- Historic Sites
The Miss Stone Affair
American citizens held hostage by nationalist terrorists in a distant land. An aroused public calls for action. A cautious President seeks to avert violence. In 1901.
October/november 1981 | Volume 32, Issue 6
After convincing himself that the Bulgarian government had done all in its power to secure Miss Stone’s release, Washburn in consultation with the United States Chargé d’Affaires in Constantinople, Spencer Eddy, took it upon himself to appoint two “trusty men”—W. W. Peet and Alexander Garguilo, first dragoman (interpreter) at the American legation—to handle the ransom transfer. Peet and Garguilo were to proceed to Salonika where, armed with letters from the Turkish minister of the interior, they would secure the full assistance of the governor. From Salonika they were to proceed to Djumabala near the Bulgarian border, there to make contact with the brigands and convince them to accept the $66,000 that had so far been raised. The two men left Constantinople the evening of December 16, 1901.
The Peet-Garguilo mission turned out to be a dramatic cloak-and-dagger affair. The Turks, while pretending to cooperate, were determined to prevent payment of the ransom and hoped to use the ransoming committee to locate and destroy the brigands. As a result, for nearly a month Peet and Garguilo wandered around Macedonia followed by a large contingent of Turkish troops. Eventually the two men, using a third-party intermediary, not only established contact with Miss Stone’s abductors but actually conducted negotiations. On February 2, in the Macedonian village of Bansko and under the noses of two hundred Turkish troops, the committee turned over 230 pounds ($66,000) of gold to the brigands in return for a promise to release Stone and Tsilka within ten days. Peet deceived the Turks by smuggling the ransom out of his closely watched hut sixty pounds at a time, then replacing it with an equal weight of lead shot.
Although the committee had no guarantee whatever that the brigands would fulfill their part of the bargain, they need not have worried: Sandanski and Tchernopeef had been anxious to release their captives for months. Mrs. Tsilka had given birth to a baby girl in November, and as a result the brigands were forced not only to deal with the unspeakable Turks, the treacherous Bulgarian nationalists, and a group of seemingly indecisive American negotiators but also to care for the needs of an infant as well. Moreover, Stone and Tsilka were hardly the helpless, breathless creatures depicted by the newspapers. As Tchernopeef put it several years later during an interview with an American reporter: “Have you ever found yourself in a position of strong opposition to a middle-aged woman with a determined will all her own? She assuming the attitude that you are a brute and you feeling it?” The revolutionaries, moreover, had to endure almost daily attempts to convert them to Christianity. Nevertheless, because of the intensity of Turkish patrol activity, three weeks passed before the brigands felt it was safe to part with their captives. Finally, to the relief of both captives and captors, Tchernopeef and Sandanski deposited Miss Stone, Mrs. Tsilka, and infant beneath a pear tree near the Macedonian town of Strumica. It was 4:00 A.M. on February 23, 1902.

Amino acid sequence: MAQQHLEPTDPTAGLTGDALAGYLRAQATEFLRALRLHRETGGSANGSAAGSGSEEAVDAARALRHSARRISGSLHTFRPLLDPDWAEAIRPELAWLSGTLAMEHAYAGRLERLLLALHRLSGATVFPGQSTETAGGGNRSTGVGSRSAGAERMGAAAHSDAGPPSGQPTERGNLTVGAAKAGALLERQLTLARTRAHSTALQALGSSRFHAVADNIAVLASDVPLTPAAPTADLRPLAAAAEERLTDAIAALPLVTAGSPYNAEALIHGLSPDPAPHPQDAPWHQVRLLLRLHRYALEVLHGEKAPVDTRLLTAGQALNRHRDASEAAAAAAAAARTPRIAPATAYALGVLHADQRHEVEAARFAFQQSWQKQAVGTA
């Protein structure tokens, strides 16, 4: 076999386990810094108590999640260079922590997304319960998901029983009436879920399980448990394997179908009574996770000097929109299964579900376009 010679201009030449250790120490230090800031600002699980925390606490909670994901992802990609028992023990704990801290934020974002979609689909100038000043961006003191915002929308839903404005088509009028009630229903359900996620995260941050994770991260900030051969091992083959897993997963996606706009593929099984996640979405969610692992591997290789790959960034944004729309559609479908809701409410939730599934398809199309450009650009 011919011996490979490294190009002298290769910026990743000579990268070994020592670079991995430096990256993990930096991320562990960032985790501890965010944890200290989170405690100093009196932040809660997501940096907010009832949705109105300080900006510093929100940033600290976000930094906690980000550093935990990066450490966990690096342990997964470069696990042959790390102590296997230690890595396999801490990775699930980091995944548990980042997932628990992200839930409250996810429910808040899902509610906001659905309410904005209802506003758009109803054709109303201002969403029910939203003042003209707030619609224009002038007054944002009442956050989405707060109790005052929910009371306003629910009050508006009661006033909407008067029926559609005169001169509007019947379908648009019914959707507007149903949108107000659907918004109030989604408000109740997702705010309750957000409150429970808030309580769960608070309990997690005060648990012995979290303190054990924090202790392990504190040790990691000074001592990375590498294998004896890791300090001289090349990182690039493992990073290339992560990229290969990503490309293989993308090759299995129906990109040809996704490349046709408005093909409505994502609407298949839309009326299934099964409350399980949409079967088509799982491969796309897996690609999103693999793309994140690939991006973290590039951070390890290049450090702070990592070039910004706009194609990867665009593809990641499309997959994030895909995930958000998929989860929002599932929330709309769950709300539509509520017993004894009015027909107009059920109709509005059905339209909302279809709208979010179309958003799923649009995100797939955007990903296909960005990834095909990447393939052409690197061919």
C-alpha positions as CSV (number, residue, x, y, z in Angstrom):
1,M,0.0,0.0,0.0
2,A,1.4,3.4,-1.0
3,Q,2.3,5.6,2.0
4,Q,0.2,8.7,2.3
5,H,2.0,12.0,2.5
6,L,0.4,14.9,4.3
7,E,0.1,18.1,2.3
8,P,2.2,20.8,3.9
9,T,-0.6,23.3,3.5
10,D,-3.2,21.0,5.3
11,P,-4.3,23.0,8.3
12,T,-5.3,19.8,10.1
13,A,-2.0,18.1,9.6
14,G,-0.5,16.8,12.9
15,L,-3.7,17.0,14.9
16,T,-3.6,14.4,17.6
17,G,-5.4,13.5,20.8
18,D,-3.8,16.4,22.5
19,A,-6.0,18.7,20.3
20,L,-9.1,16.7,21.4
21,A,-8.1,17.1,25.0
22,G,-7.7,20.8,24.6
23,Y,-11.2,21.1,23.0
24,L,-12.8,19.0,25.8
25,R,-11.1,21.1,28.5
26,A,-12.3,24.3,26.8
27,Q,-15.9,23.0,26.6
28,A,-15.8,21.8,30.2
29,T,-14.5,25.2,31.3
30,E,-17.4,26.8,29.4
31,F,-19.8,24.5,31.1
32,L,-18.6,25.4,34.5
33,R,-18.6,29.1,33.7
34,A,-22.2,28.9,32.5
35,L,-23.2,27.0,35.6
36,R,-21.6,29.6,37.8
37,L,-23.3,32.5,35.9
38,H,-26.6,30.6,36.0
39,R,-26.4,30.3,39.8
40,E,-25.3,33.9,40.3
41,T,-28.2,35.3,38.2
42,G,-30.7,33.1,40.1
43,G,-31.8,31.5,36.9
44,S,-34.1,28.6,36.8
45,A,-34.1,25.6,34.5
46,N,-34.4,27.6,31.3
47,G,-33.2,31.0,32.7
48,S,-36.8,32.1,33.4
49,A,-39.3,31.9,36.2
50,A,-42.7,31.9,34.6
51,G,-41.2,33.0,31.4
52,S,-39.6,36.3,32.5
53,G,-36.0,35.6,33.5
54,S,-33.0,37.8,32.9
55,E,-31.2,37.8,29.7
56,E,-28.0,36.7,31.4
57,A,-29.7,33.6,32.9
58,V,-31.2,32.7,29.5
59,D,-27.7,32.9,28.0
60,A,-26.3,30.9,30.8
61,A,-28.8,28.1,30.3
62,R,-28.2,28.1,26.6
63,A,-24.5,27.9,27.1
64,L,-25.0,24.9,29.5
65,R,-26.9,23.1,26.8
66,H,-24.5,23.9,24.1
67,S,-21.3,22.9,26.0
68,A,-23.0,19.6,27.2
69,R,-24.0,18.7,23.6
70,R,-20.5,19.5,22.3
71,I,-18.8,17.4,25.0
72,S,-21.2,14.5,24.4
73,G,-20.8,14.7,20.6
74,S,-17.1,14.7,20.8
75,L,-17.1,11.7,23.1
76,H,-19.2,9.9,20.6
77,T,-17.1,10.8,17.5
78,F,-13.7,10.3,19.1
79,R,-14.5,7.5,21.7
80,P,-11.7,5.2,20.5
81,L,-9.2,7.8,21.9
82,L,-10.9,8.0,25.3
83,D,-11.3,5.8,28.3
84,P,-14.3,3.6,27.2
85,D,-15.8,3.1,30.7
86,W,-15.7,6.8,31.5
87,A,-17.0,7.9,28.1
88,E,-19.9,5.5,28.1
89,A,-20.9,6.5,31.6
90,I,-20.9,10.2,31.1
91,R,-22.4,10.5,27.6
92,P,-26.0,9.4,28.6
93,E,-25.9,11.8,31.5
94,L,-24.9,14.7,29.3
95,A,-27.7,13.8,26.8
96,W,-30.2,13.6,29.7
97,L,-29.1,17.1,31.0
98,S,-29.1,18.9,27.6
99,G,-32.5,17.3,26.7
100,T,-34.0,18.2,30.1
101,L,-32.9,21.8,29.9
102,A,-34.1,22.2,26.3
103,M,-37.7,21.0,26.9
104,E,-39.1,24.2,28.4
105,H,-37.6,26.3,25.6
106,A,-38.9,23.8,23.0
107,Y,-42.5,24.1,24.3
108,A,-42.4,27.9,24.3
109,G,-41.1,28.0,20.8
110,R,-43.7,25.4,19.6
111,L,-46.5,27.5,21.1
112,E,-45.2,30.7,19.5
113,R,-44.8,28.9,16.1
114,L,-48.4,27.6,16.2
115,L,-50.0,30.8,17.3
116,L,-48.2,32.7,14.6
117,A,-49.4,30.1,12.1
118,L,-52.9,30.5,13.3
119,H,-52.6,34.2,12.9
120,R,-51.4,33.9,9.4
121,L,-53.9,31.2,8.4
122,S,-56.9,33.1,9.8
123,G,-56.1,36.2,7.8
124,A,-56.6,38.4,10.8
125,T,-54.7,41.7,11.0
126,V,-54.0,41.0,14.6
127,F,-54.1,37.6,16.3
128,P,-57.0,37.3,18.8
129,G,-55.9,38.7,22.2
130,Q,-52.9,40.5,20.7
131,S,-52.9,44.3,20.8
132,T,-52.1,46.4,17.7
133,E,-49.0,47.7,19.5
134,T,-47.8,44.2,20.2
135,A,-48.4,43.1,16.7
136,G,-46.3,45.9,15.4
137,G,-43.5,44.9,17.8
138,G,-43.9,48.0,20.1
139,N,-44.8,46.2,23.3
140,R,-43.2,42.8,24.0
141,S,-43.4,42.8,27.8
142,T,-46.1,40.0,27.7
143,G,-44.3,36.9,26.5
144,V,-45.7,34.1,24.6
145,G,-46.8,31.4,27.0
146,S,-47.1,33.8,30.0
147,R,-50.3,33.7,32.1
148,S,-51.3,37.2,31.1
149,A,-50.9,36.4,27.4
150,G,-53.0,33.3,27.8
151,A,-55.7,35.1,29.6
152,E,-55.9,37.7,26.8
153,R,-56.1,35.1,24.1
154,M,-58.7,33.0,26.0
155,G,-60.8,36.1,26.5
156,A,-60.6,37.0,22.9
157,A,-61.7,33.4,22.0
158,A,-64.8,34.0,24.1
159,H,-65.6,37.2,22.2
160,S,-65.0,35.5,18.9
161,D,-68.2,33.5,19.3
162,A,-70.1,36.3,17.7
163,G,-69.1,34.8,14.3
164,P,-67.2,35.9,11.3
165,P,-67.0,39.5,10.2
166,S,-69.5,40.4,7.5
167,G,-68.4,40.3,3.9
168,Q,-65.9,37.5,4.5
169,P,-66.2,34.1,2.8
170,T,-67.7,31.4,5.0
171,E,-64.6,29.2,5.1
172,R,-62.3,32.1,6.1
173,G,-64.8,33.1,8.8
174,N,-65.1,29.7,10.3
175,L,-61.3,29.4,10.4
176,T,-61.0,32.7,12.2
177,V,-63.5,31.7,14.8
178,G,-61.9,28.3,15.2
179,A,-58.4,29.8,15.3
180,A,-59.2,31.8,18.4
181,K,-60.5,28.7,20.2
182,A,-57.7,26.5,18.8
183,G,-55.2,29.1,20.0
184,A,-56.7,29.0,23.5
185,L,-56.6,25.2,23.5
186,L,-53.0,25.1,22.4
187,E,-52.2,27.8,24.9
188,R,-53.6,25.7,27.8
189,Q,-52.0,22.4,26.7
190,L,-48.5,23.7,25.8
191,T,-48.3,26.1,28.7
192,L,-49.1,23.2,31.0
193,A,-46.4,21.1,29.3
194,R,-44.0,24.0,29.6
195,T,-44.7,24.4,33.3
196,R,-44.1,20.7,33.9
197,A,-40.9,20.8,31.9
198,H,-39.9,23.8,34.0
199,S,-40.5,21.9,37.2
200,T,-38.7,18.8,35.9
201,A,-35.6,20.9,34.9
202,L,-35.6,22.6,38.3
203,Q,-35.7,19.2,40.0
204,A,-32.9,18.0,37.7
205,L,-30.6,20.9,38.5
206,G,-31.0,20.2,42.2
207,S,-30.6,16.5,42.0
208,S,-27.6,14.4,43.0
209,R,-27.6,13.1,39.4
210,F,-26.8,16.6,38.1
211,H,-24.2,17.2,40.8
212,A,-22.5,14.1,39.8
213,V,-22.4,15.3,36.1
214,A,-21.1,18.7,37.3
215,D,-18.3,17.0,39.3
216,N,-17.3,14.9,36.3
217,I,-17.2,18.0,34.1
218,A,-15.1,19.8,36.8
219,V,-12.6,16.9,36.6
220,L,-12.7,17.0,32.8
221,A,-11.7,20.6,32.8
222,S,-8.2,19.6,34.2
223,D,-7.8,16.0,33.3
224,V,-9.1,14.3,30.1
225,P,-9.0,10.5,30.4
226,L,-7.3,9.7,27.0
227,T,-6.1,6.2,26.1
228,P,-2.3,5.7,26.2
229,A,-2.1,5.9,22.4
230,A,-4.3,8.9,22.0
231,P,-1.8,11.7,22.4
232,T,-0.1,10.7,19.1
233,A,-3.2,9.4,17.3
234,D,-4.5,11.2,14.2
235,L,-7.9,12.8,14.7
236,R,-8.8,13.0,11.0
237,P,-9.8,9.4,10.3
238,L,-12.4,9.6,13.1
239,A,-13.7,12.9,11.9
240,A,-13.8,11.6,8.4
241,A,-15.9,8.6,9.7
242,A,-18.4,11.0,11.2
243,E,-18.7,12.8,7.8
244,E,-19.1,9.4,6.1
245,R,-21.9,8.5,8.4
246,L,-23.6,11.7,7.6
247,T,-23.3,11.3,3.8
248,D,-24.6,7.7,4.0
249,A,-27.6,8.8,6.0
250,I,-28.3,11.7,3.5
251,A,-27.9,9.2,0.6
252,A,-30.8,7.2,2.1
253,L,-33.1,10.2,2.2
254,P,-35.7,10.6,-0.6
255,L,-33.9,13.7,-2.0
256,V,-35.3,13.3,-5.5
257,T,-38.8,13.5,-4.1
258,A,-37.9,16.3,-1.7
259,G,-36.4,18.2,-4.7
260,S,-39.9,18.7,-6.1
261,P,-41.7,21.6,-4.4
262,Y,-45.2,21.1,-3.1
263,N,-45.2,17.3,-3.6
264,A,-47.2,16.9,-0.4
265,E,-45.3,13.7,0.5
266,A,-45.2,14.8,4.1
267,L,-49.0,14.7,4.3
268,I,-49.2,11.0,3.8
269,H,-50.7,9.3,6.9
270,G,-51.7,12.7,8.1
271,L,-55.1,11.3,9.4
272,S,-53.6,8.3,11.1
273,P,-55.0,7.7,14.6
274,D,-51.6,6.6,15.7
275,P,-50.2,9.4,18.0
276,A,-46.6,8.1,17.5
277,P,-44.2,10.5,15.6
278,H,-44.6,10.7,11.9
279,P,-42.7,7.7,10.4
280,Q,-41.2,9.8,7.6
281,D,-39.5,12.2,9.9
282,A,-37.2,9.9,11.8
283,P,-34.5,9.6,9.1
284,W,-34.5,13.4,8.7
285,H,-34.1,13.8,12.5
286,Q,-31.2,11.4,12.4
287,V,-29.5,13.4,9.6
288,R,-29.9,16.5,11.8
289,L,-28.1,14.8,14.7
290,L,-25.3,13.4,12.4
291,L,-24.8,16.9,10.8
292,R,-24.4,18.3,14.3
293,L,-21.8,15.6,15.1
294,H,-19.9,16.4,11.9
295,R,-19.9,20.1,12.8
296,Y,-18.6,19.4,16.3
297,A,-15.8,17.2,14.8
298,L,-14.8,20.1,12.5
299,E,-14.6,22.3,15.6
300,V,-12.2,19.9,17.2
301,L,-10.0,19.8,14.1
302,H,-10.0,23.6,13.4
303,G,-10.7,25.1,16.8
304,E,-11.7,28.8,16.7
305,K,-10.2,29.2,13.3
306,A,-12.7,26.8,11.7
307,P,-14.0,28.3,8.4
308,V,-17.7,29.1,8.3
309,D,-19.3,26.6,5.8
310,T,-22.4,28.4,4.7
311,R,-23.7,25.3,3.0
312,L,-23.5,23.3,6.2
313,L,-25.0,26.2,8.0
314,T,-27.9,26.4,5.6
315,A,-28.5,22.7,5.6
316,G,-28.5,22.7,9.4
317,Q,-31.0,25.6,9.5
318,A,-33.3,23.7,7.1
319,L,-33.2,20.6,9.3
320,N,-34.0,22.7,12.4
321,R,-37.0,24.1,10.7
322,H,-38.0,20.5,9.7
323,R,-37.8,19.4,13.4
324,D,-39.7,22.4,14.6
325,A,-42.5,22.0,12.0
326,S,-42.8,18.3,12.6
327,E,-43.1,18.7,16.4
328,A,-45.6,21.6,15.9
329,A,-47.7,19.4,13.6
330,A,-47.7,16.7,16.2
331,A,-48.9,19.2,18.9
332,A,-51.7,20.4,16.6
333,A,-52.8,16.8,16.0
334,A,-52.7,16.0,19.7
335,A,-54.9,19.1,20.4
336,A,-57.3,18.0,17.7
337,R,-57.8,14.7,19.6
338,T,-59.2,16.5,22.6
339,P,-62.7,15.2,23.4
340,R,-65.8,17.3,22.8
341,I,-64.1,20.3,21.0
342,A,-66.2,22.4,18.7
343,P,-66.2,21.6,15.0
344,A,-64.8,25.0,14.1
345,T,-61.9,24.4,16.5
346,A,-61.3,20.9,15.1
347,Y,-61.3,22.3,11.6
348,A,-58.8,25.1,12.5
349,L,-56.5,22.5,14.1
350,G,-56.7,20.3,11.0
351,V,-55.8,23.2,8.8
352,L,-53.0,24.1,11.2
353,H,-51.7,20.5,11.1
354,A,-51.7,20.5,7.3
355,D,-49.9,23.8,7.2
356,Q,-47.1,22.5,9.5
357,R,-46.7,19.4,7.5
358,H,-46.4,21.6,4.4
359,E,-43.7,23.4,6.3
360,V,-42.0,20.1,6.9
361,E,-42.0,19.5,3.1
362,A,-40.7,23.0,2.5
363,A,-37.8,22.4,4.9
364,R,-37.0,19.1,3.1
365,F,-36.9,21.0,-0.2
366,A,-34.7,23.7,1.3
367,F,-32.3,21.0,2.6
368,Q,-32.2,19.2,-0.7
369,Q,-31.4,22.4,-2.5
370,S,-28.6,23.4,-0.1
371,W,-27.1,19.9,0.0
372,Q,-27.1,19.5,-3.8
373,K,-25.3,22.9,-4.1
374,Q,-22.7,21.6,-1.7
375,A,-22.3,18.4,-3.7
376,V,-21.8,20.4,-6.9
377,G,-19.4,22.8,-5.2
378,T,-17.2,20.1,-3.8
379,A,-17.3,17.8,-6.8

Aside from its obvious melodramatic qualities, the Stone Affair is noteworthy for a number of reasons. The 66,000 Miss-Stonki , as the revolutionaries called the ransom money, helped finance the Macedonian uprising of 1903. As far as the United States was concerned, the Miss Stone Affair constituted a particularly thorny introduction to one of the burdens of major power status. The honor of the nation demanded that Miss Stone be released immediately and that the guilty parties be apprehended and punished and the responsible government chastised. The fact that the victim was a missionary and a woman heightened the challenge to America’s nationhood. Yet, as in all such situations, there was the possibility that hasty action might bring about the death of the prisoners. Also serving to hold the Big Stick in check was the fact that the brigands were Macedonians struggling against the hated Turks, freedom fighters who had enjoyed widespread sympathy in the United States for a number of years. Thus, it was particularly difficult in this case to differentiate between good and evil. Nearly everyone wanted to blame Turkey, and some did, despite the facts of the case, but in the end there was no clear consensus about what course the authorities should take.
In short, the Stone Affair served to introduce twentiethcentury America to international political terrorism. While all too familiar to contemporary governments, the complicated negotiations that inevitably follow such kidnapings were novel to President Roosevelt and his advisers. Alvey Adee, the career diplomat who had been in the State Department for nearly a generation, summed up the administration’s reaction to the Stone Affair. “This has been a hard week for me,” he wrote John Hay after a particularly harrowing round of negotiations, “and my mind is black and blue all over.…I have been worse off than [Saint] Stephen—I have been Stoned all the time with a continuous but unfatal result.”